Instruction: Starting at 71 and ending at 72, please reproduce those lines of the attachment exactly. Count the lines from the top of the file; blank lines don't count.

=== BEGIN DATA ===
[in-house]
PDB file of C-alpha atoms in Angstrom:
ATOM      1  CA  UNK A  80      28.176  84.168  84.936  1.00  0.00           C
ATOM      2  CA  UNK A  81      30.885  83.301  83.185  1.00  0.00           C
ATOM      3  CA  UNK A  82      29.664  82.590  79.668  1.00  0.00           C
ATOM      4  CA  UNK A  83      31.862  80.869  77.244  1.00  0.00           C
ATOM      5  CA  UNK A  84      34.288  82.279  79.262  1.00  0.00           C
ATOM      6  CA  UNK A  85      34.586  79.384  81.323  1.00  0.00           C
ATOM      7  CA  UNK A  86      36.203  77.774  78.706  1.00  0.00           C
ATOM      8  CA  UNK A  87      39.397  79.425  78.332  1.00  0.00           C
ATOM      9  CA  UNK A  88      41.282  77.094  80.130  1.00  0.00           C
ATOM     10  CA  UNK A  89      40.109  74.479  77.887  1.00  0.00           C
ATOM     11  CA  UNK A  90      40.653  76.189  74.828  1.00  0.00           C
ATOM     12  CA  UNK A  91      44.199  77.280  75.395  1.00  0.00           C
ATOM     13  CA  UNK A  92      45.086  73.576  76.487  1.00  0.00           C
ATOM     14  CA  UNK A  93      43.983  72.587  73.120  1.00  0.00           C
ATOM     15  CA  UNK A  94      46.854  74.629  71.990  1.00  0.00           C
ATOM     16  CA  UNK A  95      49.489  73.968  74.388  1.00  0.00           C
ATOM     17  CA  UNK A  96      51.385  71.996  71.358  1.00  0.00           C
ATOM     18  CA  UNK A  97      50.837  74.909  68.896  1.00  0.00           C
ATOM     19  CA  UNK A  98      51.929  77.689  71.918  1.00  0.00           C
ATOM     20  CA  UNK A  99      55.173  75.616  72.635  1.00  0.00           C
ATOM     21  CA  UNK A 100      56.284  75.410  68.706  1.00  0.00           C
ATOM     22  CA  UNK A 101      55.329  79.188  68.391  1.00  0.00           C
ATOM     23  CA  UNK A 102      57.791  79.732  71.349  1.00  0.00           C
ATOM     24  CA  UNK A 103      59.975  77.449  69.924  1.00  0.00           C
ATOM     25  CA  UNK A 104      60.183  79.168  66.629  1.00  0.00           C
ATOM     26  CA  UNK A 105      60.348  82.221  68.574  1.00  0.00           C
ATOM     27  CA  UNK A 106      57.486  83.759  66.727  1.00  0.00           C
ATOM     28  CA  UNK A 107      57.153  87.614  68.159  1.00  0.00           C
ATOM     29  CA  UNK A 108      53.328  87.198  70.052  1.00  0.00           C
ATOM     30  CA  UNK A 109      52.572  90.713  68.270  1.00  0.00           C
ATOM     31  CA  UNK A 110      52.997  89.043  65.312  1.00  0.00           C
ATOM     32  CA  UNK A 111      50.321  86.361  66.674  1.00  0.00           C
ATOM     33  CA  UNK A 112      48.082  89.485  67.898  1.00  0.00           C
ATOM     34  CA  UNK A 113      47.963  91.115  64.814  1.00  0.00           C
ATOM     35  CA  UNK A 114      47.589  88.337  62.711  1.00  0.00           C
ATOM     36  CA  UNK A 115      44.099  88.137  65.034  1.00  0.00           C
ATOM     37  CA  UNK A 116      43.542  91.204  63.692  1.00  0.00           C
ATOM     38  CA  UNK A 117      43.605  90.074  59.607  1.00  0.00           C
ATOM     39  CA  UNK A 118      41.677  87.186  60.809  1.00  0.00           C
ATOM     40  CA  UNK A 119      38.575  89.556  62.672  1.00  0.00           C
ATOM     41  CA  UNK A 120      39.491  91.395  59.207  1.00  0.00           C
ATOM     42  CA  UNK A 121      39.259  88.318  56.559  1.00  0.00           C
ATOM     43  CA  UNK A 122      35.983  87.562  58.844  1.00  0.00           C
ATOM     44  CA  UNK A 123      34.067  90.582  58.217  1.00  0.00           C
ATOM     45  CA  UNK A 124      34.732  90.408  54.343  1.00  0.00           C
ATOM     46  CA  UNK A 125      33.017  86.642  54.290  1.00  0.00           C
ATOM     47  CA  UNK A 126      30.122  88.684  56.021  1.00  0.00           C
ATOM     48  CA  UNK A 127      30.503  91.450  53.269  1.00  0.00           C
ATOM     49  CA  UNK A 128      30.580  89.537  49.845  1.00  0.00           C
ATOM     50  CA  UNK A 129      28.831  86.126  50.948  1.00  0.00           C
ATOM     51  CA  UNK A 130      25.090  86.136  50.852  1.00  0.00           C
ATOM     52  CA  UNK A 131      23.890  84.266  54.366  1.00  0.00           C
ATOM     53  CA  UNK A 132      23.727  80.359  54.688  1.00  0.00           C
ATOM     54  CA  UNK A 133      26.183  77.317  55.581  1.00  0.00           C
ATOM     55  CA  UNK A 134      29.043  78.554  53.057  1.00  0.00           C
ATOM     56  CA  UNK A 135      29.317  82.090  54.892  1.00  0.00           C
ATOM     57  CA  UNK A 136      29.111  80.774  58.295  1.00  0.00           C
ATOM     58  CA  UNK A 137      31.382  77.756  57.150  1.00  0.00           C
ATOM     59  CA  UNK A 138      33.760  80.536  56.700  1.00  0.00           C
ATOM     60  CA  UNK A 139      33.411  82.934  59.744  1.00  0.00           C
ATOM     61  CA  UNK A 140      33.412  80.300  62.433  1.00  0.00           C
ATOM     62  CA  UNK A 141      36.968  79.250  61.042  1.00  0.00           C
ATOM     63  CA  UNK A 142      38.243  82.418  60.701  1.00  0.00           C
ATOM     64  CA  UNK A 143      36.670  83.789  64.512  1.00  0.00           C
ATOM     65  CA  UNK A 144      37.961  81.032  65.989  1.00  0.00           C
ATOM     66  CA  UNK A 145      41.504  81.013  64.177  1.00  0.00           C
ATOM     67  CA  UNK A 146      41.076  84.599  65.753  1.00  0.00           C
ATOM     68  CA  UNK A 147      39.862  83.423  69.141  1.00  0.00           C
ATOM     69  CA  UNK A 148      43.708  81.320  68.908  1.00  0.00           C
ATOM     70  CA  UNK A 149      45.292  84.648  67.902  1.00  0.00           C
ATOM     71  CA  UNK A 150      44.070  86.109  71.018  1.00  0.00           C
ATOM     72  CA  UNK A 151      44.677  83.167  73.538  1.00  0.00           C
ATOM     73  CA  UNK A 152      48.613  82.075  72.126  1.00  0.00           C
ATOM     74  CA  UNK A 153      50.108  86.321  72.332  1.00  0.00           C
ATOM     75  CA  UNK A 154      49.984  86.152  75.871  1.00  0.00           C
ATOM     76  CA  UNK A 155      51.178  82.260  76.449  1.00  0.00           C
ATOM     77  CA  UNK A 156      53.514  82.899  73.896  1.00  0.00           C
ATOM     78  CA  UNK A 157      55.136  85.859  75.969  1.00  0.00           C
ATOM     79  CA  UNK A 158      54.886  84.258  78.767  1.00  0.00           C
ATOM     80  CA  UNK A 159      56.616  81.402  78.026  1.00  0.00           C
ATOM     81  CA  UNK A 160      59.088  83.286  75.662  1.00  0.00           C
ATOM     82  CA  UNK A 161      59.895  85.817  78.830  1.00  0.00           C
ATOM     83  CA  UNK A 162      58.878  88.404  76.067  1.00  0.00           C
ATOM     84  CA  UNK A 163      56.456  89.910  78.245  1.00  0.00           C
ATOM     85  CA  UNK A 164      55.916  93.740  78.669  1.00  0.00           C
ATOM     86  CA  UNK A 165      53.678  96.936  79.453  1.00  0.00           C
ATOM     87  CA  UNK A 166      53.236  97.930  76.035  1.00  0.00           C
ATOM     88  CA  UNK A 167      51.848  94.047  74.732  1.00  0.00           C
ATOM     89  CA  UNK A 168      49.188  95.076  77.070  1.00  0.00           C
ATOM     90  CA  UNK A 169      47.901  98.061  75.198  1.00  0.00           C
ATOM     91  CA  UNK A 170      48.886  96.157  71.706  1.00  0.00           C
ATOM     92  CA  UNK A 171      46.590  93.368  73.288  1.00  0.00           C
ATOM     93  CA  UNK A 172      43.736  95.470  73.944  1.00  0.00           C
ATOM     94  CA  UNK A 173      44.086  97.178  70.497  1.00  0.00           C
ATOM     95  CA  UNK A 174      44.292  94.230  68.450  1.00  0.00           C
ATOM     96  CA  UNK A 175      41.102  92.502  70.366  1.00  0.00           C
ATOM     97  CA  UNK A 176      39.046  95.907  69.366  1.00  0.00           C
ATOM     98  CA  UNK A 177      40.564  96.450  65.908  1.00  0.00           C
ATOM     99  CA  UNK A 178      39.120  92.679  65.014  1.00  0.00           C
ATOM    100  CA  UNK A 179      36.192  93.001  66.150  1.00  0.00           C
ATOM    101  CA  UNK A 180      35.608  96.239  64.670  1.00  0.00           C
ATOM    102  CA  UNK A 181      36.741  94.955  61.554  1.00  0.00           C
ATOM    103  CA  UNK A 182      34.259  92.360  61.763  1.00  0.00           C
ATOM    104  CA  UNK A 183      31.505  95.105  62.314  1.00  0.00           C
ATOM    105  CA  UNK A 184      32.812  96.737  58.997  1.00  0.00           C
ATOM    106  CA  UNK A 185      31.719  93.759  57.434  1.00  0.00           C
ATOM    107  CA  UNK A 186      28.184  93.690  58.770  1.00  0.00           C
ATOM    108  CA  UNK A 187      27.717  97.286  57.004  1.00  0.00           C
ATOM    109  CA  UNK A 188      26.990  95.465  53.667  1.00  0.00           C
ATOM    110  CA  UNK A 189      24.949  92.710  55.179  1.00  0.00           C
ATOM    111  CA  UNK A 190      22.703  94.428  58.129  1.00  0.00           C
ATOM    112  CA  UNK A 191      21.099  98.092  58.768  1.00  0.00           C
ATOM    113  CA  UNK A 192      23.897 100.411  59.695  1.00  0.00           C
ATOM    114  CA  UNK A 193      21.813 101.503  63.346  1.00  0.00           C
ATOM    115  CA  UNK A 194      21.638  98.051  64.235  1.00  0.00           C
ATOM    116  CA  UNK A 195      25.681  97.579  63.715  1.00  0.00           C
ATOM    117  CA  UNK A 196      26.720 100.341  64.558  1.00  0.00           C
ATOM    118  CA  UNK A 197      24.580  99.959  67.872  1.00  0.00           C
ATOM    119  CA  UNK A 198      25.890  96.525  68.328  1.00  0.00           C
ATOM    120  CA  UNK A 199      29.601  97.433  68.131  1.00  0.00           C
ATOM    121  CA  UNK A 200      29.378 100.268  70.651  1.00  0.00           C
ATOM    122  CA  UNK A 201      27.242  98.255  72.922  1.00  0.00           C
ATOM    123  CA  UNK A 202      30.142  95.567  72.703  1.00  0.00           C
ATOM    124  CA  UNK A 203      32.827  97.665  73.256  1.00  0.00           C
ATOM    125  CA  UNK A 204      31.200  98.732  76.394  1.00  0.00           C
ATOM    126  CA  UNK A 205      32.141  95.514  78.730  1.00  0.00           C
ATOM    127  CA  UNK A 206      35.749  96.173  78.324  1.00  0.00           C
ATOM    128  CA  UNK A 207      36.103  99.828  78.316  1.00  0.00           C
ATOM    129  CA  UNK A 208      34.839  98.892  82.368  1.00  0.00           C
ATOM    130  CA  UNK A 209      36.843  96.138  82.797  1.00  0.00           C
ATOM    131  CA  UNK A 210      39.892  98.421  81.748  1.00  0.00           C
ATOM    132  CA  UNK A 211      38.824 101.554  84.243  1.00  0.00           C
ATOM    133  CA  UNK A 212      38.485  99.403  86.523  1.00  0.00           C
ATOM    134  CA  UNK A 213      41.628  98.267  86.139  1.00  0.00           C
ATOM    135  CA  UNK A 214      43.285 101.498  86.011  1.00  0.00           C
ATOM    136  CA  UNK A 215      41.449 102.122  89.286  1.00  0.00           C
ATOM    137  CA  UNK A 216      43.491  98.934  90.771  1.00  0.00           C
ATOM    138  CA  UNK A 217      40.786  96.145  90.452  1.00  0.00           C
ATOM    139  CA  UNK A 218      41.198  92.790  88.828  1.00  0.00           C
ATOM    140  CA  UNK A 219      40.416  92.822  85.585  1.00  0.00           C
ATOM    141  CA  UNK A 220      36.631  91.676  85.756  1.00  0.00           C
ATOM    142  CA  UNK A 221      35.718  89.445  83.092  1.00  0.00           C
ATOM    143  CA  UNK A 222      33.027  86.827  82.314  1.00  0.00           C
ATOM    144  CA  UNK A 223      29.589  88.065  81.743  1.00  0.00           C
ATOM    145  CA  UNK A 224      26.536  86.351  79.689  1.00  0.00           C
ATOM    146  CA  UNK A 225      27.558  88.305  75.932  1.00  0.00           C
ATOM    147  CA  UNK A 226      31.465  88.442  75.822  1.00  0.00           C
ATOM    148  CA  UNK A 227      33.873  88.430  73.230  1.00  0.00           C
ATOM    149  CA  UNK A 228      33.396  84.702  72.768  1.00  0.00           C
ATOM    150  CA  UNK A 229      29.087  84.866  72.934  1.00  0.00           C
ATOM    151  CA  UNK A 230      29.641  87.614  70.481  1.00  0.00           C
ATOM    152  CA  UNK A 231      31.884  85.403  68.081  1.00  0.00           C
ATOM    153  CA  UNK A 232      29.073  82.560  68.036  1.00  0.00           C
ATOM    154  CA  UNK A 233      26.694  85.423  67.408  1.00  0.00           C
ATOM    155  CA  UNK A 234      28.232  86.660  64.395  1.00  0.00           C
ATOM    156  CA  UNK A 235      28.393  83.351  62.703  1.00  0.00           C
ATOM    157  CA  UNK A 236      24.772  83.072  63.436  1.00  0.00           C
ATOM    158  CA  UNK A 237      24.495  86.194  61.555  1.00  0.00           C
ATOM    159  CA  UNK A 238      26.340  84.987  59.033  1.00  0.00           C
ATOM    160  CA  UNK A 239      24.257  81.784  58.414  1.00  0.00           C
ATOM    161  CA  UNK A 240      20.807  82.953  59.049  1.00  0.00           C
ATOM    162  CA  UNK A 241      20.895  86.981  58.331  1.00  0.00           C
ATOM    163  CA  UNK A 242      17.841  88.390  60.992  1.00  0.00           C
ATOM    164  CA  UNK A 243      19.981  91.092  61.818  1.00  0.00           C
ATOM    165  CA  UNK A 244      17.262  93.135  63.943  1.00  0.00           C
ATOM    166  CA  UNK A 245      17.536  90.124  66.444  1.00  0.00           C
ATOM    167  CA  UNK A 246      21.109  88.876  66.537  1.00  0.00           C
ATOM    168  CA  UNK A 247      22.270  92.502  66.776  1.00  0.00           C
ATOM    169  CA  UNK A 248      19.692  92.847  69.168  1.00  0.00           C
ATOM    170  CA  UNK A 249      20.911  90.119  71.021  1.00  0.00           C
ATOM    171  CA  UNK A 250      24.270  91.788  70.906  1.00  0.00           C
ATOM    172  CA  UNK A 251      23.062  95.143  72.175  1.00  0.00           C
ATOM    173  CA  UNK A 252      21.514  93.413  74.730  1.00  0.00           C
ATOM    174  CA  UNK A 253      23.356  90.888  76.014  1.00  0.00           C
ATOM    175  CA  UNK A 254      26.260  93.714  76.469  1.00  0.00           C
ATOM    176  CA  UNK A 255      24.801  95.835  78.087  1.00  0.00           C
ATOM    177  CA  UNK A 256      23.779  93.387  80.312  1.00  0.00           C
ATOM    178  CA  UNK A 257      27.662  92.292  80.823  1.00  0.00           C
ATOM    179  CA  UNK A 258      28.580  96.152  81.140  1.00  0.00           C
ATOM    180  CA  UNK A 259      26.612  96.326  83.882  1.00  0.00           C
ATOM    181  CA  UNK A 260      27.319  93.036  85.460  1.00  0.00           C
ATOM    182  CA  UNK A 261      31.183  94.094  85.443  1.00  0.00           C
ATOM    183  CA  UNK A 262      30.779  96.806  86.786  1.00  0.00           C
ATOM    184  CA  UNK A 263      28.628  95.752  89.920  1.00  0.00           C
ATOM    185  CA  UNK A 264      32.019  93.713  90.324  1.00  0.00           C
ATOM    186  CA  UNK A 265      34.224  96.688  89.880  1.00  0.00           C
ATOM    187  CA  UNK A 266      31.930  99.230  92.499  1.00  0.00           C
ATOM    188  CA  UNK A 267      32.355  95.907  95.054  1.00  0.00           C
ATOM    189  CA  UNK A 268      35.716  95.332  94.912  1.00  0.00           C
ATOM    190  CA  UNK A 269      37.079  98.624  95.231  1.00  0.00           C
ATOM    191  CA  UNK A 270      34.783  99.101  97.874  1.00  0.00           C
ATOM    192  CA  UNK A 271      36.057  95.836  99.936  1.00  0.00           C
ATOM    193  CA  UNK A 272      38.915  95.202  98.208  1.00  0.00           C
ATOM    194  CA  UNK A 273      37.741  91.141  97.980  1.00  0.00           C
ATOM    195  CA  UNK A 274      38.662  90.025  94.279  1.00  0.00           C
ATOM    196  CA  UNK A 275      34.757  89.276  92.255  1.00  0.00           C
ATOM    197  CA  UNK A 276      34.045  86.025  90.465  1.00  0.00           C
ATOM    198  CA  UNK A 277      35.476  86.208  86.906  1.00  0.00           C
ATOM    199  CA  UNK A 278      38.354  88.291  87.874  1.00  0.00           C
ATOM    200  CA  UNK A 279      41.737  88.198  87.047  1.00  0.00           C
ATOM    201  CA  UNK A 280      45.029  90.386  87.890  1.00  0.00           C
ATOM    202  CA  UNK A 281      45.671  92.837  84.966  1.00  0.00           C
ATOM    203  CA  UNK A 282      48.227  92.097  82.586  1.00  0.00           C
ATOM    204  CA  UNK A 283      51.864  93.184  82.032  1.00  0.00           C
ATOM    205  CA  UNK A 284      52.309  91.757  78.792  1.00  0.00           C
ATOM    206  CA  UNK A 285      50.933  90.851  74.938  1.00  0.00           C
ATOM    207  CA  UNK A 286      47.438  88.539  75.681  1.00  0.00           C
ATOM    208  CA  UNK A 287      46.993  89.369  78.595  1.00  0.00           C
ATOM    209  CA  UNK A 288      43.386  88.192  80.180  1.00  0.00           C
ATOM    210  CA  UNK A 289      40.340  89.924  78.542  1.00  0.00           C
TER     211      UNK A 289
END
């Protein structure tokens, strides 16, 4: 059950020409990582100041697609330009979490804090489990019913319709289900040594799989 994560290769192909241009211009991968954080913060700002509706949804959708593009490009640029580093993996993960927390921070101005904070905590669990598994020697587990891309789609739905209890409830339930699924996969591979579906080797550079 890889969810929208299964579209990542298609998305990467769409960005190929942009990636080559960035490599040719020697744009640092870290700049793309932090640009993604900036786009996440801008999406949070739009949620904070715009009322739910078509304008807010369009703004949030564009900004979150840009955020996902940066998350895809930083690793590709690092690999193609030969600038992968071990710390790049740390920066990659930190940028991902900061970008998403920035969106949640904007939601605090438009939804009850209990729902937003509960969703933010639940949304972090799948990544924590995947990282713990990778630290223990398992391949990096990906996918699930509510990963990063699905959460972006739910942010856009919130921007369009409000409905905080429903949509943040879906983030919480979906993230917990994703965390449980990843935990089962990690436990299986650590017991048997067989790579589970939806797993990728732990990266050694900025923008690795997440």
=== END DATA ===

ATOM     69  CA  UNK A 148      43.708  81.320  68.908  1.00  0.00           C
ATOM     70  CA  UNK A 149      45.292  84.648  67.902  1.00  0.00           C